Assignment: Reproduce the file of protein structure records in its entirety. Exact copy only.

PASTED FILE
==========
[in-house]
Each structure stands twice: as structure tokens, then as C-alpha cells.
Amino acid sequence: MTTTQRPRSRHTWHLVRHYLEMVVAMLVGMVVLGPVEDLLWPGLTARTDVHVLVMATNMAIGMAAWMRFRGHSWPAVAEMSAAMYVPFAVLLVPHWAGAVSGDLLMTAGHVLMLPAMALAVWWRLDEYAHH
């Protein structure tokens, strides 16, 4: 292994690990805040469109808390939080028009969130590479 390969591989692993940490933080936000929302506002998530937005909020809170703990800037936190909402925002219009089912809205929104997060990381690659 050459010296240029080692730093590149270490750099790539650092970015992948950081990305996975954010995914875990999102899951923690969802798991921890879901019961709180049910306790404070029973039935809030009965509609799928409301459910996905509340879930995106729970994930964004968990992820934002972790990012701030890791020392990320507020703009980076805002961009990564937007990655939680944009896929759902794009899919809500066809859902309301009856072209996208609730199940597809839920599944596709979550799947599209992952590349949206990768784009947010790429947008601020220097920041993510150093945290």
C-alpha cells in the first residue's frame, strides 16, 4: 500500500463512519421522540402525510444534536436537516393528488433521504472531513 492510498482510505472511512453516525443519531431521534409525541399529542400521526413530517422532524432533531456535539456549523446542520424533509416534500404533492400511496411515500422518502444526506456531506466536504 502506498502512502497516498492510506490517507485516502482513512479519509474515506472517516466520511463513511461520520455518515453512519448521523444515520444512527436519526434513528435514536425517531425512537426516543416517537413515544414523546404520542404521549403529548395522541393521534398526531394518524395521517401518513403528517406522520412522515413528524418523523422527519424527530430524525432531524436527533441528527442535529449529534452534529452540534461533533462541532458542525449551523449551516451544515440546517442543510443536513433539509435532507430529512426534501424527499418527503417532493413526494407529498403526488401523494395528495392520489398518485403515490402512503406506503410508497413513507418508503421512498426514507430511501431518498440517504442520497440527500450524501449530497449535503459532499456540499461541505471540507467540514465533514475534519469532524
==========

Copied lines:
[in-house]
Each structure stands twice: as structure tokens, then as C-alpha cells.
Amino acid sequence: MTTTQRPRSRHTWHLVRHYLEMVVAMLVGMVVLGPVEDLLWPGLTARTDVHVLVMATNMAIGMAAWMRFRGHSWPAVAEMSAAMYVPFAVLLVPHWAGAVSGDLLMTAGHVLMLPAMALAVWWRLDEYAHH
């Protein structure tokens, strides 16, 4: 292994690990805040469109808390939080028009969130590479 390969591989692993940490933080936000929302506002998530937005909020809170703990800037936190909402925002219009089912809205929104997060990381690659 050459010296240029080692730093590149270490750099790539650092970015992948950081990305996975954010995914875990999102899951923690969802798991921890879901019961709180049910306790404070029973039935809030009965509609799928409301459910996905509340879930995106729970994930964004968990992820934002972790990012701030890791020392990320507020703009980076805002961009990564937007990655939680944009896929759902794009899919809500066809859902309301009856072209996208609730199940597809839920599944596709979550799947599209992952590349949206990768784009947010790429947008601020220097920041993510150093945290």
C-alpha cells in the first residue's frame, strides 16, 4: 500500500463512519421522540402525510444534536436537516393528488433521504472531513 492510498482510505472511512453516525443519531431521534409525541399529542400521526413530517422532524432533531456535539456549523446542520424533509416534500404533492400511496411515500422518502444526506456531506466536504 502506498502512502497516498492510506490517507485516502482513512479519509474515506472517516466520511463513511461520520455518515453512519448521523444515520444512527436519526434513528435514536425517531425512537426516543416517537413515544414523546404520542404521549403529548395522541393521534398526531394518524395521517401518513403528517406522520412522515413528524418523523422527519424527530430524525432531524436527533441528527442535529449529534452534529452540534461533533462541532458542525449551523449551516451544515440546517442543510443536513433539509435532507430529512426534501424527499418527503417532493413526494407529498403526488401523494395528495392520489398518485403515490402512503406506503410508497413513507418508503421512498426514507430511501431518498440517504442520497440527500450524501449530497449535503459532499456540499461541505471540507467540514465533514475534519469532524